• Nucleos(t)ide reverse transcriptase inhibitors (eg, tenofovir disoproxil fumarate, lamivudine)
  • Hepatitis B/hepatitis C agents (eg, adefovir dipivoxil, entecavir, telbivudine, PEG-IFN-a 2a, interferon alfa-2b)

Dietary changes

For individuals with decompensated cirrhosis (prominent signs of portal hypertension or encephalopathy), the following dietary limitations are indicated:

  • A low-sodium diet (1.5 g/day)
  • High-protein diet (ie, white-meat protein [eg, chicken, turkey, fish])
  • Fluid restriction (1.5 L/day) in cases of hyponatremia

Liver transplantation

Orthotopic liver transplantation is the treatment of choice for patients with fulminant hepatic failure who do not recover and for patients with end-stage liver disease due to hepatitis B disease.

See Treatment and Medication for more detail.



Hepatitis B is a worldwide healthcare problem, especially in developing areas. An estimated one third of the global population has been infected with the hepatitis B virus (HBV). Approximately 350-400 million people have lifelong chronic infection, and 0.5 % spontaneously seroconvert annually from having the hepatitis B surface antigen (HBsAg) to having the hepatitis B surface antibody (anti-HBs). [3] (See Pathophysiology, Etiology, and Epidemiology.)

Complications from hepatitis B include progression to hepatocellular carcinoma (HCC) and, rarely, cirrhosis. Glomerulonephritis and polyarteritis nodosa are seen, as well as various dermatologic, cardiopulmonary, joint, neurologic, hematologic, and gastrointestinal (GI) tract manifestations. (See Pathophysiology.)

Since the 1970s, considerable progress has also been made regarding the knowledge of the epidemiology, virology, natural history, and treatment of the hepatitis B virion, a hepatotropic virus particle (see the image below). In addition, ongoing vaccination programs have been successful in many countries in decreasing the prevalence of HBV disease (eg, Taiwan). [4] (See Etiology, Epidemiology, Workup, Treatment, and Medication.)

Hepatitis B virus (HBV) is a hepadnavirus, highly Hepatitis B virus (HBV) is a hepadnavirus, highly resistant to extremes of temperature and humidity, that invades the hepatocytes. The viral genome is a partially double-stranded, circular DNA linked to a DNA polymerase that is surrounded by an icosahedral nucleocapsid and then by a lipid envelope. Embedded within these layers are numerous antigens that are important in disease identification and progression. Within the nucleocapsid are the hepatitis B core antigen (HBcAg) and precore hepatitis B e antigen (HBeAg), and on the envelope is the hepatitis B surface antigen (HBsAg). Transmission electron micrograph (TEM) courtesy of Graham Colm and the Wikipedia, and licensed under the Creative Commons Attribution 3.0 Unported license.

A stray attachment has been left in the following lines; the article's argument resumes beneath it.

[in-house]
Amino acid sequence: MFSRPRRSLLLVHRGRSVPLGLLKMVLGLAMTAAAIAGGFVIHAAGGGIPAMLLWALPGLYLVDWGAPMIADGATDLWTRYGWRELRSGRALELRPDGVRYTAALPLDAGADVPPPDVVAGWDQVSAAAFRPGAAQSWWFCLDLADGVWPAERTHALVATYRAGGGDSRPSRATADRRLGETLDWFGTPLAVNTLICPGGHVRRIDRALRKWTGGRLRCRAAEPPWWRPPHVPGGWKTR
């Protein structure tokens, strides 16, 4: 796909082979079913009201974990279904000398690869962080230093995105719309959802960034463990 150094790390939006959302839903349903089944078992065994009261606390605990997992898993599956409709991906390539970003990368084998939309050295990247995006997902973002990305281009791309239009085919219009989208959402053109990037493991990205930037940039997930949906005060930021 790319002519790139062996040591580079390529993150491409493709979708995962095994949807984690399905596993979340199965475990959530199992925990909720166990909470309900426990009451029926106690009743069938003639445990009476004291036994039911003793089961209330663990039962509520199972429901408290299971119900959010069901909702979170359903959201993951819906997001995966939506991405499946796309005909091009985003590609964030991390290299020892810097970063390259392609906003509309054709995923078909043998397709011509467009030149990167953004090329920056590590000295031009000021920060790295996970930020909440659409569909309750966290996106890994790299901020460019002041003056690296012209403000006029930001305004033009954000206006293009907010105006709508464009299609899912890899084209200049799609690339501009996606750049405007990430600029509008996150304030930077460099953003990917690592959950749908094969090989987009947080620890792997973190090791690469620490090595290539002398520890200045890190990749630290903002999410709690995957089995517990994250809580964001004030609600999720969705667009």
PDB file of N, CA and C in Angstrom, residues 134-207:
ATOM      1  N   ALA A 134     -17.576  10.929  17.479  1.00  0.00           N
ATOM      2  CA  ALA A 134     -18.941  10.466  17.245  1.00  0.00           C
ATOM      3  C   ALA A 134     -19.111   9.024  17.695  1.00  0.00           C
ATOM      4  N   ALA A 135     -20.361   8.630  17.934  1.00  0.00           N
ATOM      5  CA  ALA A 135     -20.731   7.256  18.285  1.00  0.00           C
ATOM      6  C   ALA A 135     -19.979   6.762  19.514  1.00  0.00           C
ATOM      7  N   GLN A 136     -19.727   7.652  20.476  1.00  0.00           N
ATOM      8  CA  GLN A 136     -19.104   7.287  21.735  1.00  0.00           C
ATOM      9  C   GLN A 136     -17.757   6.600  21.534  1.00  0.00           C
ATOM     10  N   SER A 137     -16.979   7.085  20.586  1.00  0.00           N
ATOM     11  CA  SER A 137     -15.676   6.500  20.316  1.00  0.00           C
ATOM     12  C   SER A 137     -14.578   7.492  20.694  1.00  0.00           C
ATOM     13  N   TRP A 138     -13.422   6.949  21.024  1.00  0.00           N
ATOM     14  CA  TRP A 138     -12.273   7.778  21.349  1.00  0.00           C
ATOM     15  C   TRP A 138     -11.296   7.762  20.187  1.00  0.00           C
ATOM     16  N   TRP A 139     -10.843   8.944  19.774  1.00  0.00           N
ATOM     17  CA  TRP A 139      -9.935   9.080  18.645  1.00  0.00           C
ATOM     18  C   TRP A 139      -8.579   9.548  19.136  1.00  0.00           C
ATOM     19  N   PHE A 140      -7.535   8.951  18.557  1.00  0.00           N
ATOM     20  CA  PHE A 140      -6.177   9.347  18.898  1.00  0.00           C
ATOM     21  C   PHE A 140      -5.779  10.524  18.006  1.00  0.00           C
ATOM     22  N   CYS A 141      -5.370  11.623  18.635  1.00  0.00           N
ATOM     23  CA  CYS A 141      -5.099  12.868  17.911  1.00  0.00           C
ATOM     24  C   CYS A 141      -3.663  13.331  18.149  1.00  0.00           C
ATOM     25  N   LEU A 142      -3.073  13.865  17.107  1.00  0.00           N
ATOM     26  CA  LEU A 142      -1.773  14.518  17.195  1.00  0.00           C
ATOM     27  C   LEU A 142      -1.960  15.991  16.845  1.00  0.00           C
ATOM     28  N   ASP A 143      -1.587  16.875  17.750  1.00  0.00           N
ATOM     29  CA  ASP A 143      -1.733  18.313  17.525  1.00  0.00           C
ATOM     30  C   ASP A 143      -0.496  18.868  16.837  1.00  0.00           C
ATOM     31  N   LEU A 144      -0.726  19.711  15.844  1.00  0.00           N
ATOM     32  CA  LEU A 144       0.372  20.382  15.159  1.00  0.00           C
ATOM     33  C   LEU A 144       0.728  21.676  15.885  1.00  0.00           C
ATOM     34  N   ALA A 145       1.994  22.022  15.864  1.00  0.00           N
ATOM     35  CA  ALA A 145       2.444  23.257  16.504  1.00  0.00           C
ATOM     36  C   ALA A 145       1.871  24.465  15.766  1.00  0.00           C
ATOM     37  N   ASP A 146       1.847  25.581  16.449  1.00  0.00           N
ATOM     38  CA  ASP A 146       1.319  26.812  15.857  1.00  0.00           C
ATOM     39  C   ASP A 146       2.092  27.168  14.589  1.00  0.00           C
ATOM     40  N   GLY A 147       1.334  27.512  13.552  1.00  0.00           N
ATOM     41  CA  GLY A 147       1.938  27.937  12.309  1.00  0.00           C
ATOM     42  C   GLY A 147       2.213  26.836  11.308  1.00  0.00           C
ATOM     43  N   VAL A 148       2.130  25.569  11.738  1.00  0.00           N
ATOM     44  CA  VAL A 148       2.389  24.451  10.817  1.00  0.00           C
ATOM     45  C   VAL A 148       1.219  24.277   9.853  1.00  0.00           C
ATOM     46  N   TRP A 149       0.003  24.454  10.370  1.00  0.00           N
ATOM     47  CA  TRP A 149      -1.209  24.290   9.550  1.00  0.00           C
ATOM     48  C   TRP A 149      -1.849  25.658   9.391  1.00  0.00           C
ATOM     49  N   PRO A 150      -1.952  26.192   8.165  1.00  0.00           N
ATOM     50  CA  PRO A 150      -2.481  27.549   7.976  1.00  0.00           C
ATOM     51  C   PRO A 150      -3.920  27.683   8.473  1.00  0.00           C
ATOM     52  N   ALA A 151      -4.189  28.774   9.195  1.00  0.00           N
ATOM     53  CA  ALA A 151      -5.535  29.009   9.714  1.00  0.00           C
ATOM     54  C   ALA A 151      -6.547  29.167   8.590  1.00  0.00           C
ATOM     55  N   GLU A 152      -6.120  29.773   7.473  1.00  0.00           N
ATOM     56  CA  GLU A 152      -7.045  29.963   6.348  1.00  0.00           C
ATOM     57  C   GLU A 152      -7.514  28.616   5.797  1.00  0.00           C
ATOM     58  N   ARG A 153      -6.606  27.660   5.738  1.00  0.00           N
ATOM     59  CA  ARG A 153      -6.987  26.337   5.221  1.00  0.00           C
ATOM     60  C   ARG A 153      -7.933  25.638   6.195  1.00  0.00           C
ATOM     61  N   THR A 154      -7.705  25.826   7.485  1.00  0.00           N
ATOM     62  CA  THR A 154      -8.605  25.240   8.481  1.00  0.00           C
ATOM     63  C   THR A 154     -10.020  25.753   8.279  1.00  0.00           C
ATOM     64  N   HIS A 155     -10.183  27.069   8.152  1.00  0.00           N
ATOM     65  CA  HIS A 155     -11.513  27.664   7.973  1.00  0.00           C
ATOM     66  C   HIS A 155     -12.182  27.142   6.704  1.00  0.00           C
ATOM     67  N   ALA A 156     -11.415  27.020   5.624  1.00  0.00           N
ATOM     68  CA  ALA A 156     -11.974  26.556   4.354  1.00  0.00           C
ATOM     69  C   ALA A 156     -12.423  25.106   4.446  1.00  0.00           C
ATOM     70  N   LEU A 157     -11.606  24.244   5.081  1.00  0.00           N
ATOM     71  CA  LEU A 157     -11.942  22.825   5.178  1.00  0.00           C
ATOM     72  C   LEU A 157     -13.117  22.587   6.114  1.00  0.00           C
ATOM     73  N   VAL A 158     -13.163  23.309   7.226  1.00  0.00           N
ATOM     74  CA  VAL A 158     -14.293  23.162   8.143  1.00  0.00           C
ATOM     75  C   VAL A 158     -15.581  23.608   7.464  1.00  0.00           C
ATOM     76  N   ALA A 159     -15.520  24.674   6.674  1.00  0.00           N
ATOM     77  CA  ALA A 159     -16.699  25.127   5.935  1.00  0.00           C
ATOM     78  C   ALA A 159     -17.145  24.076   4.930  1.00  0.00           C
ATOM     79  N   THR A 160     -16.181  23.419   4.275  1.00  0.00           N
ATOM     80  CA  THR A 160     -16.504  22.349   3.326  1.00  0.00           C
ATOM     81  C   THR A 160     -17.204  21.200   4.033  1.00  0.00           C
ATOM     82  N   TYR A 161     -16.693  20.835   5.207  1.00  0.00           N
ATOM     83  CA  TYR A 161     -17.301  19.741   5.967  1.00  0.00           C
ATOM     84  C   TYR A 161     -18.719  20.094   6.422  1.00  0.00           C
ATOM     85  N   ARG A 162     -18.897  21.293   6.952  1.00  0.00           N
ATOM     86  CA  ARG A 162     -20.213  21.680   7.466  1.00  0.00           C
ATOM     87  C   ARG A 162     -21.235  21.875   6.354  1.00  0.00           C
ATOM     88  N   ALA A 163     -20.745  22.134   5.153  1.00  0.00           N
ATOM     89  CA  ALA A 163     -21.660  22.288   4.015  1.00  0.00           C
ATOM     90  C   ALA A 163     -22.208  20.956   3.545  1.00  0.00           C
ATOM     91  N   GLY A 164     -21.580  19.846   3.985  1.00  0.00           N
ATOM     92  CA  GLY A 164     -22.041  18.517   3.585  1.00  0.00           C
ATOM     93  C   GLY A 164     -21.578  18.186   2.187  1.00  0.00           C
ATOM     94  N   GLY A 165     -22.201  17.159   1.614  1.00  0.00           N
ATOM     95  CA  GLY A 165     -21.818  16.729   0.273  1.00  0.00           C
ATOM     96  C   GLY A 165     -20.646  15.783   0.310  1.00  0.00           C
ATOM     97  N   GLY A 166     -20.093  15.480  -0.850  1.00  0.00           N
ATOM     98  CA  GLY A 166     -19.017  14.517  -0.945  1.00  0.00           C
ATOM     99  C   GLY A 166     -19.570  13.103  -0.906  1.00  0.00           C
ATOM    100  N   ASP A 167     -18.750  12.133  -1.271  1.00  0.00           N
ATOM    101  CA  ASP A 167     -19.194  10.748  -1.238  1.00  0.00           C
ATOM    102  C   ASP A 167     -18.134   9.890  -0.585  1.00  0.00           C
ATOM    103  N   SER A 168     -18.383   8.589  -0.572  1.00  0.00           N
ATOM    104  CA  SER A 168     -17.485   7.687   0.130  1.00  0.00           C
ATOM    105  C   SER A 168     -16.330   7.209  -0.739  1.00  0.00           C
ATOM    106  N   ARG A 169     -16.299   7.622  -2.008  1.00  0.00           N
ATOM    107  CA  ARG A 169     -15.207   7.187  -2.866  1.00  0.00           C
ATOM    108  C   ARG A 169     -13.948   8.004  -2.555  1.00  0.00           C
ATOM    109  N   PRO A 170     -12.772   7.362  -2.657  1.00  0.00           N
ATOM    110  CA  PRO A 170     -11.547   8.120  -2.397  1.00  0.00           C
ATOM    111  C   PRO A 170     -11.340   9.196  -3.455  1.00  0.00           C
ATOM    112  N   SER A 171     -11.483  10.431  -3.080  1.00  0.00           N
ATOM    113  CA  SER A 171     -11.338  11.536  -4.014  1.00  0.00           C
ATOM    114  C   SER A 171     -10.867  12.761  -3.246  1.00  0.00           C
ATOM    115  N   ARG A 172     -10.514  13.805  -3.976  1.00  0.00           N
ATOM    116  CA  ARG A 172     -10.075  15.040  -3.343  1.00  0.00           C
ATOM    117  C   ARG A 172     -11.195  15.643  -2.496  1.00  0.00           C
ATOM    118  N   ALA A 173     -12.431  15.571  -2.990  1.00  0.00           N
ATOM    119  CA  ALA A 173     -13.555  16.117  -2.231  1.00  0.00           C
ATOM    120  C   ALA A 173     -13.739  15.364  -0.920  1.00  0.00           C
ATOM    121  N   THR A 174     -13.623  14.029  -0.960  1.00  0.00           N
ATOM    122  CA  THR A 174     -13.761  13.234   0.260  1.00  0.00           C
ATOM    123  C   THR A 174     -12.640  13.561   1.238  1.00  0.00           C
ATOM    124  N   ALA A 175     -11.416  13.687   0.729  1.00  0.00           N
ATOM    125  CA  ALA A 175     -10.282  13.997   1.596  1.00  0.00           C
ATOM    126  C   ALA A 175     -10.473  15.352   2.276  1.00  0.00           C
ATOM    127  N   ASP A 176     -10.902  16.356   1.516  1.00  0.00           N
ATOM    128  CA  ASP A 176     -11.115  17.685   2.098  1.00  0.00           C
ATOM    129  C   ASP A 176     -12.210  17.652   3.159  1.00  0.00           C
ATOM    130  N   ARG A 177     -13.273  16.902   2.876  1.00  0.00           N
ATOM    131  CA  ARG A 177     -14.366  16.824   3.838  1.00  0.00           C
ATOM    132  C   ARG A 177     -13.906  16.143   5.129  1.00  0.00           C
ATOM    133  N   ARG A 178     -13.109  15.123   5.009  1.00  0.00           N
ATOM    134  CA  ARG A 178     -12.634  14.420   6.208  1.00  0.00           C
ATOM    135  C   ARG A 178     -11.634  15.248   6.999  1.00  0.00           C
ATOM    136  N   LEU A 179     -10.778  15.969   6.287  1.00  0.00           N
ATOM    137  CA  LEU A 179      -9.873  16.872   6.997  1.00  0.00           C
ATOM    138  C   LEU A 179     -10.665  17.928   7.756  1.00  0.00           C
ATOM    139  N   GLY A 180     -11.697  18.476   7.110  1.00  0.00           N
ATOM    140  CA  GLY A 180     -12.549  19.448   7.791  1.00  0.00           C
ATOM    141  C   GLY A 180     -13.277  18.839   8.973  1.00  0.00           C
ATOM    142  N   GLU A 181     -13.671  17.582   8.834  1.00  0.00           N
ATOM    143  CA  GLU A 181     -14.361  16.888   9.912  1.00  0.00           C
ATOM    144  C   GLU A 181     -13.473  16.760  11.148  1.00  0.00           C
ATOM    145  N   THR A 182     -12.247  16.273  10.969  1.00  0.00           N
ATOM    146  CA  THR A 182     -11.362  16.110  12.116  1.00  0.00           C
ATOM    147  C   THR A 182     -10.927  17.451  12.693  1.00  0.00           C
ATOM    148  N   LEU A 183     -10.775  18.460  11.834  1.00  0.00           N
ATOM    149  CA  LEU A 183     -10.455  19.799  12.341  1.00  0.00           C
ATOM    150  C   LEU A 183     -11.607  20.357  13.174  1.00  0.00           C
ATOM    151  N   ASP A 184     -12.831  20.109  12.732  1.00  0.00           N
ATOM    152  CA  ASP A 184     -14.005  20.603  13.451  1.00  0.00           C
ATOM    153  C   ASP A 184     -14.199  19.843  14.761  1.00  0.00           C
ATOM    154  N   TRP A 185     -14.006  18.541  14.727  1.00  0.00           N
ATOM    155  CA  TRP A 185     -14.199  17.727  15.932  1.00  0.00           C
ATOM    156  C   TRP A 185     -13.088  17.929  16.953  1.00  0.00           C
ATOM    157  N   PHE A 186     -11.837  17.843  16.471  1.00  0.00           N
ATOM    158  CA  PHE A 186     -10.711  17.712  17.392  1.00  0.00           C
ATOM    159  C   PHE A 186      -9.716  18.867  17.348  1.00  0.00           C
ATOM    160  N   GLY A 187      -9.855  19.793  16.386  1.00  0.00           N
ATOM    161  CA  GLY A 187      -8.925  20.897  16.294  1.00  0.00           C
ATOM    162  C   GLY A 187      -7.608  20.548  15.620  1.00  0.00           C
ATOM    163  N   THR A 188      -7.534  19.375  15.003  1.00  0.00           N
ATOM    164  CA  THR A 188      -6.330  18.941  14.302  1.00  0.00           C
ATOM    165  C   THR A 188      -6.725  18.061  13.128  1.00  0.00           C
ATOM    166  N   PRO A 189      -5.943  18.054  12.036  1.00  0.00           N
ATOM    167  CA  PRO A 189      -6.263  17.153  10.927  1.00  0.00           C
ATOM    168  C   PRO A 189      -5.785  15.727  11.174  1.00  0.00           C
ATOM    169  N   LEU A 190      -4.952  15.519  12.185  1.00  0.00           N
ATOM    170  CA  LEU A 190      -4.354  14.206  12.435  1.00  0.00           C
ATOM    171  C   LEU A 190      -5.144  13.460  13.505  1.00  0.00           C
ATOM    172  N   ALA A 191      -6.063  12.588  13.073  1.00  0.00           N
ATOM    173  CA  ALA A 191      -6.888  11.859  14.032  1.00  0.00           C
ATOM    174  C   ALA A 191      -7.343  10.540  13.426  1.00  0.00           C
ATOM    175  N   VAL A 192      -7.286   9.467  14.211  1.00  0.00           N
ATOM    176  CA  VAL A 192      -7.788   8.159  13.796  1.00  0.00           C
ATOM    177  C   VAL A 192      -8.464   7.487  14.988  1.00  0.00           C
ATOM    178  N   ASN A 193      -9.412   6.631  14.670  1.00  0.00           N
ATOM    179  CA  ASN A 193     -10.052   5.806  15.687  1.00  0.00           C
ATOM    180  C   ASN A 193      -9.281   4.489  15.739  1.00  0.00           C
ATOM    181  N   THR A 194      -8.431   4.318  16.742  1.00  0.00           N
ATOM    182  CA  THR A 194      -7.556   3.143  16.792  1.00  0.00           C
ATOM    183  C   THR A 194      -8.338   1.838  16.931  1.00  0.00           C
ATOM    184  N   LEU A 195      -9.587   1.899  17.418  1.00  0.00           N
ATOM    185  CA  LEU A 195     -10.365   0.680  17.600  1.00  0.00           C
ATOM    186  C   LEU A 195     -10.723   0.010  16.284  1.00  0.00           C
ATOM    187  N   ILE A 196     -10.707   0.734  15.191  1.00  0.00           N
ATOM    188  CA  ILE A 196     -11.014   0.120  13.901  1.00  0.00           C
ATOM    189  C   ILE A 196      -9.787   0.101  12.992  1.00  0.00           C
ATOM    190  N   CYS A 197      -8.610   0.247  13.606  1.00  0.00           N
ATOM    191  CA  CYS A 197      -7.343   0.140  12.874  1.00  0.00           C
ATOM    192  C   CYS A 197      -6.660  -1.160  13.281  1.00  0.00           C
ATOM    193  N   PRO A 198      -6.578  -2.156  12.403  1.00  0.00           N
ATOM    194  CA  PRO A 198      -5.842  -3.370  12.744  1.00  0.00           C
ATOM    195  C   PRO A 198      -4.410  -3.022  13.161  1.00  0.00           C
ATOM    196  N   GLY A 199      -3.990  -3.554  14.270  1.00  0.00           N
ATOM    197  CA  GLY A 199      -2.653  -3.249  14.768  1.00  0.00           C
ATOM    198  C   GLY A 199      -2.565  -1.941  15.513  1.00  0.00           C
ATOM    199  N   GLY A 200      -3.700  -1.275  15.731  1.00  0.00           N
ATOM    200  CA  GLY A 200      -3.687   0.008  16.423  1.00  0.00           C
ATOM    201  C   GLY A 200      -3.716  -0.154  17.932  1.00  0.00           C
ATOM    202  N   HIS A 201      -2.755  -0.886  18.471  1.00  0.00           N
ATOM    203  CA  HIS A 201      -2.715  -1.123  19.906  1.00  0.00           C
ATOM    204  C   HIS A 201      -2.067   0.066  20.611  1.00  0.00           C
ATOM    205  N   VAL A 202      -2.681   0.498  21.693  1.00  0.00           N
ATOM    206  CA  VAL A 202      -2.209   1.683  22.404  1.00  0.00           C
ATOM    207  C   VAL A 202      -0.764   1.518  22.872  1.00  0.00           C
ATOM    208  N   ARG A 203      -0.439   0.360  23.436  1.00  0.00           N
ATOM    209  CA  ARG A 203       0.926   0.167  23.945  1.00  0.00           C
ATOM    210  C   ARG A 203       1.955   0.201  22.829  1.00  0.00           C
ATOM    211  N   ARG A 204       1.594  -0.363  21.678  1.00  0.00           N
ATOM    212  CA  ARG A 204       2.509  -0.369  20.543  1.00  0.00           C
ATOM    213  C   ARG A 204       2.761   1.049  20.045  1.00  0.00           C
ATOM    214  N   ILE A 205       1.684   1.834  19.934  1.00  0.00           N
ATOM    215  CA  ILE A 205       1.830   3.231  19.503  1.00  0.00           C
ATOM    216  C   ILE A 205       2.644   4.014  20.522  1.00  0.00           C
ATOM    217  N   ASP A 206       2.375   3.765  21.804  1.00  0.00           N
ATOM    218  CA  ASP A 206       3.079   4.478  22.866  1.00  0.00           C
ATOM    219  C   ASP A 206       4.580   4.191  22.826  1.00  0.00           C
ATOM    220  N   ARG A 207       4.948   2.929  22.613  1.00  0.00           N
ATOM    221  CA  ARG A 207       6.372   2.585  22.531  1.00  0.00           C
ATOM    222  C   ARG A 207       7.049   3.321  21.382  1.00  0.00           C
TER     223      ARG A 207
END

HBV is transmitted hematogenously and sexually. The outcome of this infection is a complicated viral-host interaction that results in either an acute symptomatic disease or an asymptomatic disease. Patients clear HBV and develop anti-HBs; however, as long as the individual has antibody to hepatitis B core antigen (HBcAg), he or she is at risk for reactivation, because HBV infection remains an incurable disease, similar to Epstein-Barr virus (EBV), cytomegalovirus (CMV), and Herpes simplex virus (HSV) infections. Alternatively, the patient may develop a chronic infection state with positivity for HBsAg. Late consequences are cirrhosis and the development of HCC in 15-30% of individuals. [4, 5, 6, 7]

In immunocompetent adults, less than approximately 4% of HBV infections become chronic, whereas up to 90% of perinatally infected infants will have chronic disease. [8] Among children who acquire HBV infection between ages 1 and 5 years, 30-50% become chronically infected. According to the World Health Organization (WHO), by the end of 2010, the HBV vaccine had been routinely introduced in 179 countries, with a global coverage of 75%. Coverage in the Americas was at 89%; in Europe, 78%; in Africa, 76%; and in Southeast Asia, 52%. [9]

In Taiwan, which in 1984 launched a nationwide HBV vaccination program, the prevalence of HCC in children younger than 20 years has been reported to be 0.5% or less. [4]

Antiviral treatment may be effective in approximately 95% of the patients who are treated with first-line oral therapy, as defined by undetectable HBV DNA. For those who are treated with interferon, about 17% have persistent HBV DNA suppression. For selected candidates, liver transplantation currently seems to be the only viable treatment for the later stages of hepatitis B infection, with a posttransplantation viral control of greater than 90-95%. (See Treatment and Medication.)

See also Liver Disease in Pregnancy, Hepatitis A, Hepatitis C, Hepatitis D, and Hepatitis E.